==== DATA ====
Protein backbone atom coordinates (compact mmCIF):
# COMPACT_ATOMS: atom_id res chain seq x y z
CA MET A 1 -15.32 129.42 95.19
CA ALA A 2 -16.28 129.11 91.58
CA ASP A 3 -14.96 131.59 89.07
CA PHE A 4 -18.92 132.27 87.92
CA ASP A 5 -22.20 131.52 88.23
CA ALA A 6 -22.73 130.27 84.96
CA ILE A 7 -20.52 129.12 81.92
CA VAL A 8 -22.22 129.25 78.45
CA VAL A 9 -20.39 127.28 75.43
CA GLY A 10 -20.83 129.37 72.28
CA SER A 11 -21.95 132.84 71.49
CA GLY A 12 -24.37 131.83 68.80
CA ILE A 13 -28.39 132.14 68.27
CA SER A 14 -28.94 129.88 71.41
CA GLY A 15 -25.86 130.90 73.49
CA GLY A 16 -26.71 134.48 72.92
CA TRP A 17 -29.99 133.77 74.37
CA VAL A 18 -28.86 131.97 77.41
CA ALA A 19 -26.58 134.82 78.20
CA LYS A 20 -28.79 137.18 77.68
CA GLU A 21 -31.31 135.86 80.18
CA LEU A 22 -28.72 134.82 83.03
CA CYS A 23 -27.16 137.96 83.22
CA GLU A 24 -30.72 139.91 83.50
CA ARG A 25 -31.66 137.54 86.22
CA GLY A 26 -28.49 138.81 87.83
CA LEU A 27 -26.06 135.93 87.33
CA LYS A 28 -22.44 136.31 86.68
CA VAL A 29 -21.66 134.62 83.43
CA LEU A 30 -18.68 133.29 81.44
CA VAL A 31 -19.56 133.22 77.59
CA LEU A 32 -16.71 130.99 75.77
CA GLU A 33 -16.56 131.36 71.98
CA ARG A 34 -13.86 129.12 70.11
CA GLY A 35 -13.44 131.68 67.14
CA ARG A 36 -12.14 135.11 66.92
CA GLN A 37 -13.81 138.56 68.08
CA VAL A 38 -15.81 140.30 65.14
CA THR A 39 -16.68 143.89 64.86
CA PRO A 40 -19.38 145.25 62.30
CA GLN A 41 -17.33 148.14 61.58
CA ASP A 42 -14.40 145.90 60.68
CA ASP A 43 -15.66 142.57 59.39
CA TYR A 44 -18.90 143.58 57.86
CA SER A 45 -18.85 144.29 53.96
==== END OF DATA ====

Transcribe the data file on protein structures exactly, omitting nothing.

Protein backbone atom coordinates (compact mmCIF):
# COMPACT_ATOMS: atom_id res chain seq x y z
CA MET A 1 -15.32 129.42 95.19
CA ALA A 2 -16.28 129.11 91.58
CA ASP A 3 -14.96 131.59 89.07
CA PHE A 4 -18.92 132.27 87.92
CA ASP A 5 -22.20 131.52 88.23
CA ALA A 6 -22.73 130.27 84.96
CA ILE A 7 -20.52 129.12 81.92
CA VAL A 8 -22.22 129.25 78.45
CA VAL A 9 -20.39 127.28 75.43
CA GLY A 10 -20.83 129.37 72.28
CA SER A 11 -21.95 132.84 71.49
CA GLY A 12 -24.37 131.83 68.80
CA ILE A 13 -28.39 132.14 68.27
CA SER A 14 -28.94 129.88 71.41
CA GLY A 15 -25.86 130.90 73.49
CA GLY A 16 -26.71 134.48 72.92
CA TRP A 17 -29.99 133.77 74.37
CA VAL A 18 -28.86 131.97 77.41
CA ALA A 19 -26.58 134.82 78.20
CA LYS A 20 -28.79 137.18 77.68
CA GLU A 21 -31.31 135.86 80.18
CA LEU A 22 -28.72 134.82 83.03
CA CYS A 23 -27.16 137.96 83.22
CA GLU A 24 -30.72 139.91 83.50
CA ARG A 25 -31.66 137.54 86.22
CA GLY A 26 -28.49 138.81 87.83
CA LEU A 27 -26.06 135.93 87.33
CA LYS A 28 -22.44 136.31 86.68
CA VAL A 29 -21.66 134.62 83.43
CA LEU A 30 -18.68 133.29 81.44
CA VAL A 31 -19.56 133.22 77.59
CA LEU A 32 -16.71 130.99 75.77
CA GLU A 33 -16.56 131.36 71.98
CA ARG A 34 -13.86 129.12 70.11
CA GLY A 35 -13.44 131.68 67.14
CA ARG A 36 -12.14 135.11 66.92
CA GLN A 37 -13.81 138.56 68.08
CA VAL A 38 -15.81 140.30 65.14
CA THR A 39 -16.68 143.89 64.86
CA PRO A 40 -19.38 145.25 62.30
CA GLN A 41 -17.33 148.14 61.58
CA ASP A 42 -14.40 145.90 60.68
CA ASP A 43 -15.66 142.57 59.39
CA TYR A 44 -18.90 143.58 57.86
CA SER A 45 -18.85 144.29 53.96